About the Book
In the mid-twentieth century when color film became widely available, India attracted photographers from all over the world. Even the amateur tourist returned from India and impressed his friends and family with the color pictures he had taken in what was then seen as an "exotic" country. Kodachrome, with its deep saturated dyes, seemed to have been invented for photographing India. It was impossible to take a dull picture in this colorful land.
Even though serious poverty persists in India and hundreds of millions of children suffer from malnutrition, the country has made significant progress in the last decade, and progress brings change in lifestyles of people. But some essential things about a culture, as ancient and deep-rooted as India's, don't change so fast or so easily. The continuing predominance of color in the Indian scene cannot be overstated. There is nothing subtle about it. The most ordinary activities of daily life, not to mention sacred ceremonies and celebrations, are dressed in bright reds, yellows, greens. Color acts as the running thread in the selection of my India images of the last three decades that comprise this volume.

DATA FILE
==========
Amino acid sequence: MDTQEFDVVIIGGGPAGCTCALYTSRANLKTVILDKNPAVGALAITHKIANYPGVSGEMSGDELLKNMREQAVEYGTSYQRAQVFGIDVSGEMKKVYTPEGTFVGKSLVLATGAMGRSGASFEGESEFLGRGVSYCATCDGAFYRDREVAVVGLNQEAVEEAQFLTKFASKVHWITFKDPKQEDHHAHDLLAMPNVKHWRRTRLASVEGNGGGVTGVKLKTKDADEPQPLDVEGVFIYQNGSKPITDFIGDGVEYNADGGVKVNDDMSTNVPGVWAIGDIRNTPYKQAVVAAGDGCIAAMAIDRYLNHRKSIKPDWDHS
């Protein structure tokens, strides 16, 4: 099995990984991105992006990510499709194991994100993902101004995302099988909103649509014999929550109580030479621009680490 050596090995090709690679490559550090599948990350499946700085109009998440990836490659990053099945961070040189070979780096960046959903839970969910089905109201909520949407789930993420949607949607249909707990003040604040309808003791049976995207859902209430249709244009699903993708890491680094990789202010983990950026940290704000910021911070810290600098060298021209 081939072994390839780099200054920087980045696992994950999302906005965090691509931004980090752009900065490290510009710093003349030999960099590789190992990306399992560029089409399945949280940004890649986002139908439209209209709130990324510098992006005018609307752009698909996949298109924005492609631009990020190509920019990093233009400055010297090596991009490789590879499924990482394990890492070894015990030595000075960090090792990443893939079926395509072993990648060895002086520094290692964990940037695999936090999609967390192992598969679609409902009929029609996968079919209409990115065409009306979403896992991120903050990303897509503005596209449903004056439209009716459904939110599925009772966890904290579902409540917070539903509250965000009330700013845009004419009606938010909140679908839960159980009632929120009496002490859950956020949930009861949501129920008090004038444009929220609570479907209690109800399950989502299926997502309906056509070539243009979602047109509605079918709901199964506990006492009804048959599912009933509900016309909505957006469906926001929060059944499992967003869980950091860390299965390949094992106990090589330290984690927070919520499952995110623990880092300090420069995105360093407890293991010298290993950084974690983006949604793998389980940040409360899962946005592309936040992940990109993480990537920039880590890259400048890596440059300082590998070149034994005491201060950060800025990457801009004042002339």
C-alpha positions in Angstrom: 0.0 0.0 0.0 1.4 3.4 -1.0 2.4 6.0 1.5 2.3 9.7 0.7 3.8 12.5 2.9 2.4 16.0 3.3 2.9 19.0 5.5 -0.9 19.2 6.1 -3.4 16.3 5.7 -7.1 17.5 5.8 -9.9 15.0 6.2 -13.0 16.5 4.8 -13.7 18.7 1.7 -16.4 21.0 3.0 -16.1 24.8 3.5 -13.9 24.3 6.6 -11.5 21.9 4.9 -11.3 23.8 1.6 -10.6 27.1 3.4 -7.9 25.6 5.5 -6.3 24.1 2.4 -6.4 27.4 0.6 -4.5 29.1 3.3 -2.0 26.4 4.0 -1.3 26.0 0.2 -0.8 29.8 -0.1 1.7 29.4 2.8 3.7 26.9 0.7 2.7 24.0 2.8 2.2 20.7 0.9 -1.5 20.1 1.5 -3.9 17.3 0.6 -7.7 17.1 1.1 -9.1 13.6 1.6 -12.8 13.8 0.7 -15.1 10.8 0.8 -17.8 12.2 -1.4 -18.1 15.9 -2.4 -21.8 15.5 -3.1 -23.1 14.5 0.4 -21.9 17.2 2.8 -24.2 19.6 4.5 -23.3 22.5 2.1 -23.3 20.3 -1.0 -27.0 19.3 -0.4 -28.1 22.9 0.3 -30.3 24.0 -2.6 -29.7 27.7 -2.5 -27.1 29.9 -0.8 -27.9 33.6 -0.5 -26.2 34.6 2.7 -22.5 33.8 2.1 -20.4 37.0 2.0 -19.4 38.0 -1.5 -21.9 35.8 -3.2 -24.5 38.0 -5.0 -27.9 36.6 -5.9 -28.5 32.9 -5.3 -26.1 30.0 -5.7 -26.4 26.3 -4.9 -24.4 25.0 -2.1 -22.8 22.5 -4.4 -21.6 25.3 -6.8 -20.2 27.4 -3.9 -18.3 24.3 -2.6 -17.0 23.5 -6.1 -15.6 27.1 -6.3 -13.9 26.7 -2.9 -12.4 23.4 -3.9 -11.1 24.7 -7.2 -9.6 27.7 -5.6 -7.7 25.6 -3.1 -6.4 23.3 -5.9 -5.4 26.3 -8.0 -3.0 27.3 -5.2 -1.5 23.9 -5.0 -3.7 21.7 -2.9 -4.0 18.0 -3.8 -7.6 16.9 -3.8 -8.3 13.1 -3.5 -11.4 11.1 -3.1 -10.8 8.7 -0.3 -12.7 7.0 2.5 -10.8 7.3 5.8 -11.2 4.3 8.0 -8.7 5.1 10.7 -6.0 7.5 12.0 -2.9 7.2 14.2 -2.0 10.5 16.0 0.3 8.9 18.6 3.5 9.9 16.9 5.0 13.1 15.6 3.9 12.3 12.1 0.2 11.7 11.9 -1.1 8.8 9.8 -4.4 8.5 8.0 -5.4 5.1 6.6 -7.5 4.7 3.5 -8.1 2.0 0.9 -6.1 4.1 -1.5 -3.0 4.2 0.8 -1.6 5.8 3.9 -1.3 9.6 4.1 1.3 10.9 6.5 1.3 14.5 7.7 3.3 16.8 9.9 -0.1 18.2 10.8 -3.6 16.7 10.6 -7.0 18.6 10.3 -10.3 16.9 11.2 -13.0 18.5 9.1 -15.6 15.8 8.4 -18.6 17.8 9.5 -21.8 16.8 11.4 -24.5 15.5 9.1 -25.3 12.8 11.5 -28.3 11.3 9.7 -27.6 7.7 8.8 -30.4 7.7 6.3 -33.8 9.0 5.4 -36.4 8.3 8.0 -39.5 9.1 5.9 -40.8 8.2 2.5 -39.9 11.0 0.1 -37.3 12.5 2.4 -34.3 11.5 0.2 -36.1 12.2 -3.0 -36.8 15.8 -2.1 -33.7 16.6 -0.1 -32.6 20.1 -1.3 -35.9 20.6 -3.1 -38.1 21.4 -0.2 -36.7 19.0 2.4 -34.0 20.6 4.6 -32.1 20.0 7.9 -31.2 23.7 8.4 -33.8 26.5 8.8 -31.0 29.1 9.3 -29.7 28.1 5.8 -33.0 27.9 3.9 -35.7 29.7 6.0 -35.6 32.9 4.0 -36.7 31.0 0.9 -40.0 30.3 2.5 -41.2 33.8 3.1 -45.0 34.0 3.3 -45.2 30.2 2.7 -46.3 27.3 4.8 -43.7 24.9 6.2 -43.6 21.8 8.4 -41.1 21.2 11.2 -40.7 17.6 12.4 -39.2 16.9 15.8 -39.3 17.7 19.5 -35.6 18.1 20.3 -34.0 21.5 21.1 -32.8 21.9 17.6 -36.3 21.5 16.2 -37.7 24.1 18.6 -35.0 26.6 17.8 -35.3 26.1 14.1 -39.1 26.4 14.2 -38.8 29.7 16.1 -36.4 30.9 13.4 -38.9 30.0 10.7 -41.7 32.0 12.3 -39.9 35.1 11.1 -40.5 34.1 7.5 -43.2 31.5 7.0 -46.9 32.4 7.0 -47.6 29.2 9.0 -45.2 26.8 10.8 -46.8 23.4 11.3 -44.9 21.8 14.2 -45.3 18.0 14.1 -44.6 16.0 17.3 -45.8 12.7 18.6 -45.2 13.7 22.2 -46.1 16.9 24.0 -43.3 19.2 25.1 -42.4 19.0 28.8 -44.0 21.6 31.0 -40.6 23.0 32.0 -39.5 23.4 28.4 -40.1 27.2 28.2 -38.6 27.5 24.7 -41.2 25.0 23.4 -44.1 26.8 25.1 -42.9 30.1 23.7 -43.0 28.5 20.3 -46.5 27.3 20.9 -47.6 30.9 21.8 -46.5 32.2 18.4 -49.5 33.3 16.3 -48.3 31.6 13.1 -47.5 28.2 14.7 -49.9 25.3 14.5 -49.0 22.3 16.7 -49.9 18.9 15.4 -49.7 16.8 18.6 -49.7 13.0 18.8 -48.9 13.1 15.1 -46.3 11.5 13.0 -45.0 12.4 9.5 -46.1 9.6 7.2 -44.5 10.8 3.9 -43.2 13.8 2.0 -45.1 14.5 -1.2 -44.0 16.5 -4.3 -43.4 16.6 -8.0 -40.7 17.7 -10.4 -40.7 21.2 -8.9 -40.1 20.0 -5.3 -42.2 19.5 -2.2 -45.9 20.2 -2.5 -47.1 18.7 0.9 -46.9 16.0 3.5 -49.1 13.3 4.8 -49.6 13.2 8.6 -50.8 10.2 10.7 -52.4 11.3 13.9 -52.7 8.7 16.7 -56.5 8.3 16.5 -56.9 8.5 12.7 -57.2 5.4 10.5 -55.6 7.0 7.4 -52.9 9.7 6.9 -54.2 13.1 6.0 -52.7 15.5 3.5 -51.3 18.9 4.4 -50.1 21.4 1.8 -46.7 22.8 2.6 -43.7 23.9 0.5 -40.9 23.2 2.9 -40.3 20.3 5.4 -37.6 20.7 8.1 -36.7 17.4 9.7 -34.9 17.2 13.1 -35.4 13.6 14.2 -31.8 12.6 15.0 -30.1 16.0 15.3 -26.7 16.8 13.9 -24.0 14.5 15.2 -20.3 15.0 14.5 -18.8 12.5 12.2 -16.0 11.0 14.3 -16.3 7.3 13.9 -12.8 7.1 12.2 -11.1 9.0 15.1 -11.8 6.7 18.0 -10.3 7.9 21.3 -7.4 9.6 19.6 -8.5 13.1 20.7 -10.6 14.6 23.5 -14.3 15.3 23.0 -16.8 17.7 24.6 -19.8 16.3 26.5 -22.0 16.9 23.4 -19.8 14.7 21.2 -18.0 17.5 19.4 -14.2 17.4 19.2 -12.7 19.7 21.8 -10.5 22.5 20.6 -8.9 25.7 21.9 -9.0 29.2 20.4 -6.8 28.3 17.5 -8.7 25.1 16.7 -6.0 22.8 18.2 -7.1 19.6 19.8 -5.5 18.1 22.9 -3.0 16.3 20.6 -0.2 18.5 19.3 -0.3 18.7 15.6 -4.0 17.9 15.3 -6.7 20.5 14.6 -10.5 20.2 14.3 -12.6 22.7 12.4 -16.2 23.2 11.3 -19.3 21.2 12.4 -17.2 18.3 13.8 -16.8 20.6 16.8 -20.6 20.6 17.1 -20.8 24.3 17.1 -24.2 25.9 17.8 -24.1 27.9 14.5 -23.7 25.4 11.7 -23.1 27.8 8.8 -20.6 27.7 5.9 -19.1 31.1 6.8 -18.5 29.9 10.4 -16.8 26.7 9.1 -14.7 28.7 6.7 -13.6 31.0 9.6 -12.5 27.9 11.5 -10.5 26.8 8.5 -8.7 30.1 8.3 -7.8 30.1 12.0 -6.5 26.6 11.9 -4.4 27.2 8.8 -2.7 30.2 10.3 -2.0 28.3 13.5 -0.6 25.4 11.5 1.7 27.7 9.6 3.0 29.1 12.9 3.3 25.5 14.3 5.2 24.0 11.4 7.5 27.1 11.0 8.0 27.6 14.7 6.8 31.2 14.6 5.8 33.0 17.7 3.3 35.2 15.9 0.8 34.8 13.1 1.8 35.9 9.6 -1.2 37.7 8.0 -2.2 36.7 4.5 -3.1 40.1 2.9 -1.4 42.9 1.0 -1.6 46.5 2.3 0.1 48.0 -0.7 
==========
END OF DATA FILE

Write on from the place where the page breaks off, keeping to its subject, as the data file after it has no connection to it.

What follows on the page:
Originally from India, Arvind Garg moved to the United States in 1976. Since 1985 he has lived and worked as a fine art photographer in New York City. India and America remain of special significance to him, but Arvind sees himself a citizen of the world, so he likes to travel and visit and photograph as many places as his means allow him. For many years in the 1980s and 1990s he worked as a freelance photographer for the Sunday Travel Section of the New York Times which gave him the opportunity to photograph in many countries across the globe. Arvind's images are in the permanent collections of the New York Public Library, the Brooklyn Museum, Herbert Johnson Museum, Cornell University, Madison Art Center, Wisconsin, the Historical Society of Wisconsin, as well as in several corporate and private art collections. Arvind is a contributing member of Corbis and Getty Images photo agencies.